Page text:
Bee left “The Daily Show” in 2015, just shortly before Stewart’s last episode. Now, she’s the host of her own satirical show, Full Frontal. Like her time as a correspondent on “The Daily Show,” Bee finds herself in a position where she’s one of *very* few women hosting a comedy show. And just her last job, she’s showing up the men on a regular basis.
Despite its considerable influence on American entertainment, “The Daily Show” only has former cast/crew member who’s been nominated for Oscar. Sure, Stewart hosted the Oscars a couple of times, but only one person from the show he popularized has ever been nominated. That person is Steve Carell, the “Daily Show” alum with unquestionably the most impressive film resume.
He’s starred in blockbusters (Get Smart, The 40-Year-Old-Virgin), Best Picture nominees (Little Miss Sunshine, The Big Short), and as a voice actor for kids’ movies (Horton Hears a Who, Despicable Me). And despite his deadpan perfection and outstanding comedic instincts, his Oscar nomination came for his terrifyingly chilly turn as a wrestling coach in Foxcatcher. There are few actors who consistently display the kind of range that Carell does.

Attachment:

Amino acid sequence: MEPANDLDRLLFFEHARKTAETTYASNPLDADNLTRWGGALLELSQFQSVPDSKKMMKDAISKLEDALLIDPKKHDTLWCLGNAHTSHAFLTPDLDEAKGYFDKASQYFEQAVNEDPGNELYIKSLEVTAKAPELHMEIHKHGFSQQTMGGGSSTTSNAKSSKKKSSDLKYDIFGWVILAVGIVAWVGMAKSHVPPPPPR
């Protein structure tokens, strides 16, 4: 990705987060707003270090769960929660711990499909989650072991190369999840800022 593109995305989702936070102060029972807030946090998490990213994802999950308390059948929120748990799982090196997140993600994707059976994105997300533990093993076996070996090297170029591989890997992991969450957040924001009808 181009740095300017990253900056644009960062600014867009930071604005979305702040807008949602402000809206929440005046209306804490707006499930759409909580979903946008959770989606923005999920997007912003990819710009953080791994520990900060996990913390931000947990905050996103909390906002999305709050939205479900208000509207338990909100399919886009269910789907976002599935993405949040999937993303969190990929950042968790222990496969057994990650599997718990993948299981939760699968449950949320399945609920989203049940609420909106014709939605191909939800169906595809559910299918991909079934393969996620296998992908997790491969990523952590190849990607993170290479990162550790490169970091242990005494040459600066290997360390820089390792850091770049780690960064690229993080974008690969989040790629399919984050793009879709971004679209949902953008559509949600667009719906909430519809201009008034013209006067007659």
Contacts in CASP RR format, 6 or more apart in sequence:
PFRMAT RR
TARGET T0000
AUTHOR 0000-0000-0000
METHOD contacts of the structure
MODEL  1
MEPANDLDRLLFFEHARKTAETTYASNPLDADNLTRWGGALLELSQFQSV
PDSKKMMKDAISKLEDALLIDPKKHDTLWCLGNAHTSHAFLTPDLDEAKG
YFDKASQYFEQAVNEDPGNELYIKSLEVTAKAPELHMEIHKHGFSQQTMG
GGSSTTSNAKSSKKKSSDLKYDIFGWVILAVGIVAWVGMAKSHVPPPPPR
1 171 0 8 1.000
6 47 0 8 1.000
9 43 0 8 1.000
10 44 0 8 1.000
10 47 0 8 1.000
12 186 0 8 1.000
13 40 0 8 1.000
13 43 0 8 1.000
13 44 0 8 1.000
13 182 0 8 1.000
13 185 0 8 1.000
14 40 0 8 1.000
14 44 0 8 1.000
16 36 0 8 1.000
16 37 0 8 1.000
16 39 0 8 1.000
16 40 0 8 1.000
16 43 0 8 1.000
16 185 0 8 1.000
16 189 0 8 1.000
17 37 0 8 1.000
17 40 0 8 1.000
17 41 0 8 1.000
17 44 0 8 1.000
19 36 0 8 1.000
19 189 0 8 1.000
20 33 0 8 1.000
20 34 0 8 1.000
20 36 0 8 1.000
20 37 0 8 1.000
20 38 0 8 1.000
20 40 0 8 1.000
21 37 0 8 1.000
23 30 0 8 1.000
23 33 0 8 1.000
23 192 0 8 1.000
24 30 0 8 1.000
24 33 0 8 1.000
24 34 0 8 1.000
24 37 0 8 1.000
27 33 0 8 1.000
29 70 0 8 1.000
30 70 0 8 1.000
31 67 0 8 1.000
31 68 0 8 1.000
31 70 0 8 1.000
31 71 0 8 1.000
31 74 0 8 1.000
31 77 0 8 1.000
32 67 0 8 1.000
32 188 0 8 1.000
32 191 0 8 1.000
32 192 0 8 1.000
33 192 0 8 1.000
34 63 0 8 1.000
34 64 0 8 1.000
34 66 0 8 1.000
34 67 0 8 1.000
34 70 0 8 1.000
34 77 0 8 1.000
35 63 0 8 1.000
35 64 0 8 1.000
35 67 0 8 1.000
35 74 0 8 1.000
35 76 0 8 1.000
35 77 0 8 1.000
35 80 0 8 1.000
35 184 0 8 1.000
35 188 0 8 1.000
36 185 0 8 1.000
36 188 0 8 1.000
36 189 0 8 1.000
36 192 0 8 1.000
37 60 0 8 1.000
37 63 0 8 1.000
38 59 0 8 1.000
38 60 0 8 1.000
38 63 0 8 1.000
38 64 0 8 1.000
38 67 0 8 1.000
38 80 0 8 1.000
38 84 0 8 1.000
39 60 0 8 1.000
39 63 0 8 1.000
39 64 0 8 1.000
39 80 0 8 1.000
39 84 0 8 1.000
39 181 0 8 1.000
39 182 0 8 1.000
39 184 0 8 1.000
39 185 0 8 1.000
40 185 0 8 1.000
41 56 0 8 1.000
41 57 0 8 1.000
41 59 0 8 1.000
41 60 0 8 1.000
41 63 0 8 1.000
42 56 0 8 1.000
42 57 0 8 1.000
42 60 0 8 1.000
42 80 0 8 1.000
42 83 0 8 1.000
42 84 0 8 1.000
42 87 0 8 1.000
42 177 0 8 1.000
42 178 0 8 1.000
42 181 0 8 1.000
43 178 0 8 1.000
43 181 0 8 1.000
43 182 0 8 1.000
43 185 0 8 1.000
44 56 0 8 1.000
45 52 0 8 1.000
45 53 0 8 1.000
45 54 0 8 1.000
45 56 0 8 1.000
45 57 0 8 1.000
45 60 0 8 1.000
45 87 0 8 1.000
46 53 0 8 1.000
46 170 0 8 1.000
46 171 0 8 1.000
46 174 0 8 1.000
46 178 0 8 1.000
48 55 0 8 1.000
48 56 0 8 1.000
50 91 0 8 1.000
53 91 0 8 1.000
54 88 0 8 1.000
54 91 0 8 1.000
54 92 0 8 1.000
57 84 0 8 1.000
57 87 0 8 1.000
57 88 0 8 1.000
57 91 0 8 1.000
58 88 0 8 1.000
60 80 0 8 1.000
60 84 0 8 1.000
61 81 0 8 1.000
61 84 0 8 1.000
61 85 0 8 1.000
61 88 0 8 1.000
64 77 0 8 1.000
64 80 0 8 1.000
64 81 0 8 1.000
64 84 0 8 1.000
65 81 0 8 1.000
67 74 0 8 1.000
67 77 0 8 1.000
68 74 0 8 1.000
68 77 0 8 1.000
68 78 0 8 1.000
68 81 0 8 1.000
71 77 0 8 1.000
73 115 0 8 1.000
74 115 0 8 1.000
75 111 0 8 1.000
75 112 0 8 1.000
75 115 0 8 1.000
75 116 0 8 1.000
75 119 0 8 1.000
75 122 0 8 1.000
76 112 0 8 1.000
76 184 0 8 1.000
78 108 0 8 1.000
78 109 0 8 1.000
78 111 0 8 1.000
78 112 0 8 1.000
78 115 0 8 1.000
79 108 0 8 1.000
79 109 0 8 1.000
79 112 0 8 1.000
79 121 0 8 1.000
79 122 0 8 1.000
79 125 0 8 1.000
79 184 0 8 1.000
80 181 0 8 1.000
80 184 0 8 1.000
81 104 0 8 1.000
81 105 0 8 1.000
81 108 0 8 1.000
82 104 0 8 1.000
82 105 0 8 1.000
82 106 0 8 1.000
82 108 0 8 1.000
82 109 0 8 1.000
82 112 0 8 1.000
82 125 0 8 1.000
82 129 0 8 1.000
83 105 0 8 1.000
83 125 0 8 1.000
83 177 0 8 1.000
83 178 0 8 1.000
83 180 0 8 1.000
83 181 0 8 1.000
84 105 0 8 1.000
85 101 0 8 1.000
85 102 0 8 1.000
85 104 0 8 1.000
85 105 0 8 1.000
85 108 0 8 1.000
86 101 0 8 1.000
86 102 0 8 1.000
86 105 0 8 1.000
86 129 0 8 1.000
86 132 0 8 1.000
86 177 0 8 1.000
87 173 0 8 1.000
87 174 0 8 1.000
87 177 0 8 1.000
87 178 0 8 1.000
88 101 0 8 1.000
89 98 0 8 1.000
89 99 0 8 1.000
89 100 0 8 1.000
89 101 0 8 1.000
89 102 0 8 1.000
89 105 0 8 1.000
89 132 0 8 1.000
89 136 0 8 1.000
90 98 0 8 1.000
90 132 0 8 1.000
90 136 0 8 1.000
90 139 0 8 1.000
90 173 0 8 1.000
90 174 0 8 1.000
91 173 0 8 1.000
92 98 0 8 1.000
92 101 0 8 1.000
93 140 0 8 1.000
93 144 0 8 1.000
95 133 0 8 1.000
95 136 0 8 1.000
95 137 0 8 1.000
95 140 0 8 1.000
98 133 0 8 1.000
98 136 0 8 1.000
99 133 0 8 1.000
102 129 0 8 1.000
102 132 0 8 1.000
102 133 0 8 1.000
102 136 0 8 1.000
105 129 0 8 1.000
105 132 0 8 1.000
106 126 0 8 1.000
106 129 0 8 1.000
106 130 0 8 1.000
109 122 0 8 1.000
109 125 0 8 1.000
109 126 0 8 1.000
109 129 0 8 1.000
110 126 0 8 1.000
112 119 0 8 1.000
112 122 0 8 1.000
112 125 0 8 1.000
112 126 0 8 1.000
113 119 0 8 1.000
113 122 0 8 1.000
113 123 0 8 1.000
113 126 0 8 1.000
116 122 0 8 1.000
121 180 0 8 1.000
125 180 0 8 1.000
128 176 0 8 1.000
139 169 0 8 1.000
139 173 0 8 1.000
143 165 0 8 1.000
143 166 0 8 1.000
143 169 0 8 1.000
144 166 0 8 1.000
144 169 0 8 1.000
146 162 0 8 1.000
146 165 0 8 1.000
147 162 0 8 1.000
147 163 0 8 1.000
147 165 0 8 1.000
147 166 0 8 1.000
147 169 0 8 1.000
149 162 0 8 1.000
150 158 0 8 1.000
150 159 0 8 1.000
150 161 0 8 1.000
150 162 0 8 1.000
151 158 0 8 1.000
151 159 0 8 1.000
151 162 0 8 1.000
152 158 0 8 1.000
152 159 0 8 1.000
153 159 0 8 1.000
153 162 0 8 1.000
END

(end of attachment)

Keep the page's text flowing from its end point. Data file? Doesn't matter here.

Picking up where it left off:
For comedy nerds between the years 2005 and 2015, there was no better hour during the weekday than the doubleheader of “The Daily Show” and The Colbert Report. Jon Stewart and Stephen Colbert were basically the Smothers Brothers of their generation, just with less guitars. They had different styles; Stewart relied on precise, acerbic material to expose media hypocrisy, whereas Colbert played an over-the-top character in an effort to embody the logical conclusion of media sensationalism. And that character Colbert played was born on “The Daily Show.”
“The Colbert Report” was essentially a spin-off, arguably the greatest spin-off in the modern era. Colbert has dropped the act, but has not even come close to dropping the humor. In 2015, Colbert took over for David Letterman as host of The Late Show. While his tenure as host has been short, he has proven his hilarious former persona was not a fluke.
Every Monday morning, you can reasonably expect to see a few things on your Facebook feed: spoilers from the previous night’s Game of Thrones, complaints about bad calls made by NFL referees, and the newest main segment from Last Week Tonight. John Oliver’s show “Last Week Tonight” premiered in 2014, and became a regular viral sensation in just a few short weeks. Thanks to his in-depth segments about issues that mostly get overlooked, Oliver has become this generation’s most trusted satirist, even though he is originally from across the pond.
Oliver was able to hone his skills when he was the longest-serving guest host on “The Daily Show.” While Stewart was filming his directorial debut Rosewater, Oliver manned the desk, and became a fan favorite. Now fans only get to see Oliver once a week, but his influence and reach is greater than ever before.